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Red Wings' Mike Babcock Should win the Jack Adams This Year

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We've known for many years that Mike Babcock is among the very best coaches in the NHL. This might be the year he gets recognized for it.

James Guillory-USA TODAY Sports

We're getting near that time of year again where it's not too early to prognosticate on postseason awards and where people stand as far as winning them. For the Red Wings, it looks like Jimmy Howard's injury is going to cut the legs off a potential Vezina nomination while Pavel Datsyuk's Selke case is likely going to be derailed by how little time he spends killing penalties. Detroit doesn't have a serious Norris candidate and the Hart goes to top scorers, so we can expect very little in the way of that.

But there's one award I think we've got a pretty good handle on. It's not a lock, but this might finally be the year that Mike Babcock wins the Jack Adams award for the coach adjudged to have contributed the most to his team's success. For Babcock, there are a number of factors at play this season which may push him out of the also-rans and up to the top.

The Competition

When looking at what the Jack Adams race has become, there are two front-runners and a few decent candidates. At the very top of the contenders race with Babcock is Peter Laviolette in Nashville. The Predators are drastically outperforming expectations in Laviolette's first year with the club. While a large portion of that has been attributable to the goaltending they've been getting, the Preds aren't exactly a smoke-and-mirrors contender like last year's Colorado Avalanche team that won Patrick Roy his Jack Adams Award on the strength of crazy luck. Nashville is legitimately a top-ten possession team who ALSO gets crazy-good goaltending.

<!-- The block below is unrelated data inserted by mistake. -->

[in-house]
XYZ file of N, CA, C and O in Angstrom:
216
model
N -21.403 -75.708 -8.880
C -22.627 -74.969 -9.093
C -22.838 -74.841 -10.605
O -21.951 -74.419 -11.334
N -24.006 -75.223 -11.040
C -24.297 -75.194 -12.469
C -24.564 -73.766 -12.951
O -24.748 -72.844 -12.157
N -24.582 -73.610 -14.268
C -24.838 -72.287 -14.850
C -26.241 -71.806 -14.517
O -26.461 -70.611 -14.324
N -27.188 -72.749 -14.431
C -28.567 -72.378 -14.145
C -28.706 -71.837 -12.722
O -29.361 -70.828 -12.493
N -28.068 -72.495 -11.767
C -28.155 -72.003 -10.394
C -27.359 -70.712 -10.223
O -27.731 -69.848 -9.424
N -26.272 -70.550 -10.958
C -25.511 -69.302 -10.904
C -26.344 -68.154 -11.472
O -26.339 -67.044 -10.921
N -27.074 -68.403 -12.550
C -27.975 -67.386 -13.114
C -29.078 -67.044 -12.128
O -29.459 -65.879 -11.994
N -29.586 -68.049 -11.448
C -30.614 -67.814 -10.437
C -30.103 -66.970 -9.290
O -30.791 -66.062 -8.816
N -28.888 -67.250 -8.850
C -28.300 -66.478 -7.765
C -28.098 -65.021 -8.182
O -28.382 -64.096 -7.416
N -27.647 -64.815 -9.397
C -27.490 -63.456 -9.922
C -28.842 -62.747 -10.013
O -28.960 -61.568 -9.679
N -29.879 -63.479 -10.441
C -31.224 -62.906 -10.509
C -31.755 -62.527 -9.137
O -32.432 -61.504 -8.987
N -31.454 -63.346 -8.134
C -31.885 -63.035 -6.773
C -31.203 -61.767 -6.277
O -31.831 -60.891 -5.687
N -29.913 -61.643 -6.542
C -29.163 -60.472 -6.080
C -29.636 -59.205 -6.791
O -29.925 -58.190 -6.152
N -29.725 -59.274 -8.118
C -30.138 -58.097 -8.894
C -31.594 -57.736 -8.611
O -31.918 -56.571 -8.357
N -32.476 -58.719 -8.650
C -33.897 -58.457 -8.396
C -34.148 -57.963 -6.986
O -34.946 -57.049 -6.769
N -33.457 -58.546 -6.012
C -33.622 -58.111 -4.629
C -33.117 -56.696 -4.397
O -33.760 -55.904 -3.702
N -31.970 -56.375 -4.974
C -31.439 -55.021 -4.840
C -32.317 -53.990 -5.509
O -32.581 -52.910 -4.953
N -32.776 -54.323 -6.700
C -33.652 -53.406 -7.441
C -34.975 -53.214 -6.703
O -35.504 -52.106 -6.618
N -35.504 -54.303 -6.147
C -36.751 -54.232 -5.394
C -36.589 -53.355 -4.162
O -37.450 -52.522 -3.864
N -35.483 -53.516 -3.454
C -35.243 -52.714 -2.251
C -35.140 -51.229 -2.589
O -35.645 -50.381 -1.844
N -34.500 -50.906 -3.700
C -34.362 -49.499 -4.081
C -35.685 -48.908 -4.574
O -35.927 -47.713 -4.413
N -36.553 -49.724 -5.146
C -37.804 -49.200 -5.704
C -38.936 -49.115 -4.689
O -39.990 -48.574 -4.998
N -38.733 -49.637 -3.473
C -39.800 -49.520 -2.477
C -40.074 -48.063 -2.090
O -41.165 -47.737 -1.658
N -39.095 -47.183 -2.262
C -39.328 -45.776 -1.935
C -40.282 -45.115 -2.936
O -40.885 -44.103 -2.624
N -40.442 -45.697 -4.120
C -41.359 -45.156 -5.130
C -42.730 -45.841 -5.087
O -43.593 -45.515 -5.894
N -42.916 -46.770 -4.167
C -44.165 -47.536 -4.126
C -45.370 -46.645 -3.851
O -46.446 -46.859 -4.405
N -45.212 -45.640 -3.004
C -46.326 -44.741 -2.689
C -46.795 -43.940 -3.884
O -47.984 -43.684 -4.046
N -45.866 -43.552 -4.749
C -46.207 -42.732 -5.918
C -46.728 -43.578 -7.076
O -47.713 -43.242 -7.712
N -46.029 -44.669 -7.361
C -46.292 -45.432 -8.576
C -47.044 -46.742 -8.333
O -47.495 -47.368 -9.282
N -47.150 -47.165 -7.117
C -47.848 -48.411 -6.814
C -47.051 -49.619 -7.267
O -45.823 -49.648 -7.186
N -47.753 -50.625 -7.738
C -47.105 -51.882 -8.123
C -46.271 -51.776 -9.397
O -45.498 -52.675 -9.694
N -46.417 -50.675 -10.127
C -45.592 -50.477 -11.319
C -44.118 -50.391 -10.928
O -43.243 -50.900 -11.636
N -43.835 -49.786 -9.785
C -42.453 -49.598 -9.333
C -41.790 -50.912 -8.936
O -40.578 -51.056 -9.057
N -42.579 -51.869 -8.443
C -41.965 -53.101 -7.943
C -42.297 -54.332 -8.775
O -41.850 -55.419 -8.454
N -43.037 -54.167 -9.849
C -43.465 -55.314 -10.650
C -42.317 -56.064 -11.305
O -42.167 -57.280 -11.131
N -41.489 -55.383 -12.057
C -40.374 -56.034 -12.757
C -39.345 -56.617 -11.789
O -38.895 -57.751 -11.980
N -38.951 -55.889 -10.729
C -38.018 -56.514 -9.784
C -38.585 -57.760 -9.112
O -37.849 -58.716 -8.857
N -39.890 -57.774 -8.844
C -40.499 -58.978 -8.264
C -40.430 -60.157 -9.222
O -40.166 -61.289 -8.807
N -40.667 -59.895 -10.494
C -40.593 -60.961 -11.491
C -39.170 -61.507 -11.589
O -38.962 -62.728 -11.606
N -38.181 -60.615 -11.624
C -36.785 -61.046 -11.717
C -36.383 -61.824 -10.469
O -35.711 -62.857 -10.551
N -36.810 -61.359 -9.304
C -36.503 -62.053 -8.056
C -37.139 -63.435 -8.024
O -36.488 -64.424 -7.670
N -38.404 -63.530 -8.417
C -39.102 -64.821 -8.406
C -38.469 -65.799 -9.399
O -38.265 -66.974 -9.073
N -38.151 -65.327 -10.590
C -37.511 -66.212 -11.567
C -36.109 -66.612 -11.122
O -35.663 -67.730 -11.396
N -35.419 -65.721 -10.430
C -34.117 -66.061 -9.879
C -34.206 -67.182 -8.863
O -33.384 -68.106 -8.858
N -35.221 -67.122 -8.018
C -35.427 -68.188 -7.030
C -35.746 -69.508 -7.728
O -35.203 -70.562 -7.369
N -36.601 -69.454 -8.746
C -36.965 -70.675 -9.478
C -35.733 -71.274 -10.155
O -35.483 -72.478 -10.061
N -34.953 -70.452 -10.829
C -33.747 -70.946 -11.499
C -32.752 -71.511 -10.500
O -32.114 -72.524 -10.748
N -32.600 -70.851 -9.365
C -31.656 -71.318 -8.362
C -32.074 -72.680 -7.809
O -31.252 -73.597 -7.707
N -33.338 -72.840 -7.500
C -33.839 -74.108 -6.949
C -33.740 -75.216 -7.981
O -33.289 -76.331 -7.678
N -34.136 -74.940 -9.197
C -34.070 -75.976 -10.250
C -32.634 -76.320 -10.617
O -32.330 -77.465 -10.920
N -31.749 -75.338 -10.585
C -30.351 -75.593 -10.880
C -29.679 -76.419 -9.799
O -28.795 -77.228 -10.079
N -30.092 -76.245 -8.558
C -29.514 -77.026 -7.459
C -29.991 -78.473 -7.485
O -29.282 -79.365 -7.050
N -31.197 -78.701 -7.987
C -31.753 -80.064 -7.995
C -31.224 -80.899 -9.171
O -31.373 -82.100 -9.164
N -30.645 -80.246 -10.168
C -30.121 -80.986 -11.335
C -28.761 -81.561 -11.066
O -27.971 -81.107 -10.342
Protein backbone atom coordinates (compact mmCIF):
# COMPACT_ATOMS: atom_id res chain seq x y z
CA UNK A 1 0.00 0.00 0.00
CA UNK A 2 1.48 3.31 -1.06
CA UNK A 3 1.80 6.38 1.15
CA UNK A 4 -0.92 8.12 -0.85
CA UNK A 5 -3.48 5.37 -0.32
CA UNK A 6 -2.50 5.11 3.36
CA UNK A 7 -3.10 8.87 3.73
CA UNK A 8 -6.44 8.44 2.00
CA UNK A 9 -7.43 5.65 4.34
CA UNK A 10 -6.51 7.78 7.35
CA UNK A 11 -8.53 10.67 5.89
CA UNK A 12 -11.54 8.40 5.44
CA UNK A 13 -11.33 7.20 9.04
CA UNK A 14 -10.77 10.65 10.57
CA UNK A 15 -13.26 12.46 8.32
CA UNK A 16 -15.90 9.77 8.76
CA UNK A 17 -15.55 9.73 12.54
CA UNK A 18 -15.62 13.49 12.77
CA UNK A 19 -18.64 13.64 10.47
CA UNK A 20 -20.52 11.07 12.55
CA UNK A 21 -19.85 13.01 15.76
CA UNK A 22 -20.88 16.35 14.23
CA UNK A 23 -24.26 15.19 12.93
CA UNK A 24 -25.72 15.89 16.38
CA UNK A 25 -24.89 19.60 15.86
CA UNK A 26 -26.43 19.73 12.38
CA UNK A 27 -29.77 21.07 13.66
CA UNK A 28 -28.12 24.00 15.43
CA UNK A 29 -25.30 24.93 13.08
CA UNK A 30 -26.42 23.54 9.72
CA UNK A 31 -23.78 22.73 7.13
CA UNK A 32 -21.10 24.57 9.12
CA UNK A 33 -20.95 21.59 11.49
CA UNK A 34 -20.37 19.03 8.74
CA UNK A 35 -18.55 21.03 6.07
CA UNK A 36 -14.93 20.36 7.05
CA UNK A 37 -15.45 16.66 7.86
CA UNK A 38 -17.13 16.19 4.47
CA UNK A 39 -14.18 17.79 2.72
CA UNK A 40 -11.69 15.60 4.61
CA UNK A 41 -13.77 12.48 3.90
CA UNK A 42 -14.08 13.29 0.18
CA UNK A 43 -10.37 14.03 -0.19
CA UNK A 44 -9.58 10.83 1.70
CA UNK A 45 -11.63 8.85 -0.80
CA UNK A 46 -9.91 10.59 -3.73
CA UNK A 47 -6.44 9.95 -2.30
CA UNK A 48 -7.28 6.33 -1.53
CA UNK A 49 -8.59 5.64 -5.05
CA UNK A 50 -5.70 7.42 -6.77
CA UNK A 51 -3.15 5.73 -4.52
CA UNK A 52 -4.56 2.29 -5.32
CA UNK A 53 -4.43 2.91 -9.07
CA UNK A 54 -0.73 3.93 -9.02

Outside of Nashville, you've got Jack Capuano in charge of an Islanders team that's also outperforming expectations (although to a lesser extent). The Isles finished at the bottom of the Metropolitan Division last season and missed the playoffs by 14 points. This season they sit atop that same division with points and games in hand over rival Pittsburgh. The Isles are another of the league's top possession teams and they've managed to sit in their position despite getting goaltending in the bottom third of the league.

Bruce Boudreau and Jon Cooper round out the rest of the coaches who lead a team at or near the very top of their division who are going to get consideration. Boudreau's Ducks have a pretty good shot at the Presidents' Trophy, which will obviously help his chances while Cooper is at the helm of an exciting Tampa Bay squad.

The Dark Horses

Either Mike Johnston in Pittsburgh or Barry Trotz in Washington will get a bit of buzz for their teams playing well in those coaches' first year with their clubs. Joel Quenneville and Ken Hitchcock will always get consideration as well-known good coaches. Willie Desjardins has taken Vancouver from missing the playoffs back into contention to this point as well. Bob Hartley may be the lightest of the dark horse coaches for the way his Calgary Flames have played into playoff contention despite preseason predictions that this was going to be a lottery team.

As the season continues, any one of these guys could ride a hot streak by his team up to or near the top of the Jack Adams consideration, but as of right now, they're also-rans.